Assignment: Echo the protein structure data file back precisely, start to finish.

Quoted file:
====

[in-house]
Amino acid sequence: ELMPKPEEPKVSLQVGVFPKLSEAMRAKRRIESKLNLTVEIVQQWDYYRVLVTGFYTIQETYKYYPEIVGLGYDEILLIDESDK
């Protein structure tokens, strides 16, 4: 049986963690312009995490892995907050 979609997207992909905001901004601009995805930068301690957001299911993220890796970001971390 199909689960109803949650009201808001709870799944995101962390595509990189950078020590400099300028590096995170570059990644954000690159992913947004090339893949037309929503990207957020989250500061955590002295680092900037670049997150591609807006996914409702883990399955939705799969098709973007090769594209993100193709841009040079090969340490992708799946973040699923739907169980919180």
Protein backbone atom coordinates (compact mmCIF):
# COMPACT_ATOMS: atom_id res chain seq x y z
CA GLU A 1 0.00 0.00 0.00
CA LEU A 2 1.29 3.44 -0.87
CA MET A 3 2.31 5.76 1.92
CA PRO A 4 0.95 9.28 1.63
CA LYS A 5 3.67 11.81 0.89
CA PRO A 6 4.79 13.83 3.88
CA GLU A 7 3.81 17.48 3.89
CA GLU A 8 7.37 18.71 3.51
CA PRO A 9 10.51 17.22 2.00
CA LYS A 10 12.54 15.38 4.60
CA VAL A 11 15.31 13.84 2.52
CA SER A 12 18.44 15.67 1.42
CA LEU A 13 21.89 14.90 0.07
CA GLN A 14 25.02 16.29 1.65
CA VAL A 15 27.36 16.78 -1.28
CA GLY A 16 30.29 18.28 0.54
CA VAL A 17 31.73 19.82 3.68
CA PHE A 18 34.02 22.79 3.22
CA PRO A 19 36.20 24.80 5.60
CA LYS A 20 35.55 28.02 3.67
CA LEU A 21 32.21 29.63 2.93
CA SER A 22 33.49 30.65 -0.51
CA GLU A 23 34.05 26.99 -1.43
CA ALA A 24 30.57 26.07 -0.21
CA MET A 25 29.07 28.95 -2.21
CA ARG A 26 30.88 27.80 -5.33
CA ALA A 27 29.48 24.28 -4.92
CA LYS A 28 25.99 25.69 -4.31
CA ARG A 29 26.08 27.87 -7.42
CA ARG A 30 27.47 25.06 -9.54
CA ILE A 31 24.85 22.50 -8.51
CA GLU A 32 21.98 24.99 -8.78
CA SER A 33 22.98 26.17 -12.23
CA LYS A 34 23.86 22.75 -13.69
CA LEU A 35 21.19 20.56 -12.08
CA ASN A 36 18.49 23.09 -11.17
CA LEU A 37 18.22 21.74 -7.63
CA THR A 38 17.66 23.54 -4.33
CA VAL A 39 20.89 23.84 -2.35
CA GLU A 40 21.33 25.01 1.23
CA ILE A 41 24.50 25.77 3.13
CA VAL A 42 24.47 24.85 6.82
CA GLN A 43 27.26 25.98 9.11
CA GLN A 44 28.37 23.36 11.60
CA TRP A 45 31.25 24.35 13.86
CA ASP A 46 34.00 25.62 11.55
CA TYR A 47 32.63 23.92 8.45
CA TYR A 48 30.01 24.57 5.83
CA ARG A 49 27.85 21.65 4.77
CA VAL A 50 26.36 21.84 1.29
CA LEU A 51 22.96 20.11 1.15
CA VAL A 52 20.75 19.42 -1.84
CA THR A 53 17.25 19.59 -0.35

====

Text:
[in-house]
Amino acid sequence: ELMPKPEEPKVSLQVGVFPKLSEAMRAKRRIESKLNLTVEIVQQWDYYRVLVTGFYTIQETYKYYPEIVGLGYDEILLIDESDK
């Protein structure tokens, strides 16, 4: 049986963690312009995490892995907050 979609997207992909905001901004601009995805930068301690957001299911993220890796970001971390 199909689960109803949650009201808001709870799944995101962390595509990189950078020590400099300028590096995170570059990644954000690159992913947004090339893949037309929503990207957020989250500061955590002295680092900037670049997150591609807006996914409702883990399955939705799969098709973007090769594209993100193709841009040079090969340490992708799946973040699923739907169980919180």
Protein backbone atom coordinates (compact mmCIF):
# COMPACT_ATOMS: atom_id res chain seq x y z
CA GLU A 1 0.00 0.00 0.00
CA LEU A 2 1.29 3.44 -0.87
CA MET A 3 2.31 5.76 1.92
CA PRO A 4 0.95 9.28 1.63
CA LYS A 5 3.67 11.81 0.89
CA PRO A 6 4.79 13.83 3.88
CA GLU A 7 3.81 17.48 3.89
CA GLU A 8 7.37 18.71 3.51
CA PRO A 9 10.51 17.22 2.00
CA LYS A 10 12.54 15.38 4.60
CA VAL A 11 15.31 13.84 2.52
CA SER A 12 18.44 15.67 1.42
CA LEU A 13 21.89 14.90 0.07
CA GLN A 14 25.02 16.29 1.65
CA VAL A 15 27.36 16.78 -1.28
CA GLY A 16 30.29 18.28 0.54
CA VAL A 17 31.73 19.82 3.68
CA PHE A 18 34.02 22.79 3.22
CA PRO A 19 36.20 24.80 5.60
CA LYS A 20 35.55 28.02 3.67
CA LEU A 21 32.21 29.63 2.93
CA SER A 22 33.49 30.65 -0.51
CA GLU A 23 34.05 26.99 -1.43
CA ALA A 24 30.57 26.07 -0.21
CA MET A 25 29.07 28.95 -2.21
CA ARG A 26 30.88 27.80 -5.33
CA ALA A 27 29.48 24.28 -4.92
CA LYS A 28 25.99 25.69 -4.31
CA ARG A 29 26.08 27.87 -7.42
CA ARG A 30 27.47 25.06 -9.54
CA ILE A 31 24.85 22.50 -8.51
CA GLU A 32 21.98 24.99 -8.78
CA SER A 33 22.98 26.17 -12.23
CA LYS A 34 23.86 22.75 -13.69
CA LEU A 35 21.19 20.56 -12.08
CA ASN A 36 18.49 23.09 -11.17
CA LEU A 37 18.22 21.74 -7.63
CA THR A 38 17.66 23.54 -4.33
CA VAL A 39 20.89 23.84 -2.35
CA GLU A 40 21.33 25.01 1.23
CA ILE A 41 24.50 25.77 3.13
CA VAL A 42 24.47 24.85 6.82
CA GLN A 43 27.26 25.98 9.11
CA GLN A 44 28.37 23.36 11.60
CA TRP A 45 31.25 24.35 13.86
CA ASP A 46 34.00 25.62 11.55
CA TYR A 47 32.63 23.92 8.45
CA TYR A 48 30.01 24.57 5.83
CA ARG A 49 27.85 21.65 4.77
CA VAL A 50 26.36 21.84 1.29
CA LEU A 51 22.96 20.11 1.15
CA VAL A 52 20.75 19.42 -1.84
CA THR A 53 17.25 19.59 -0.35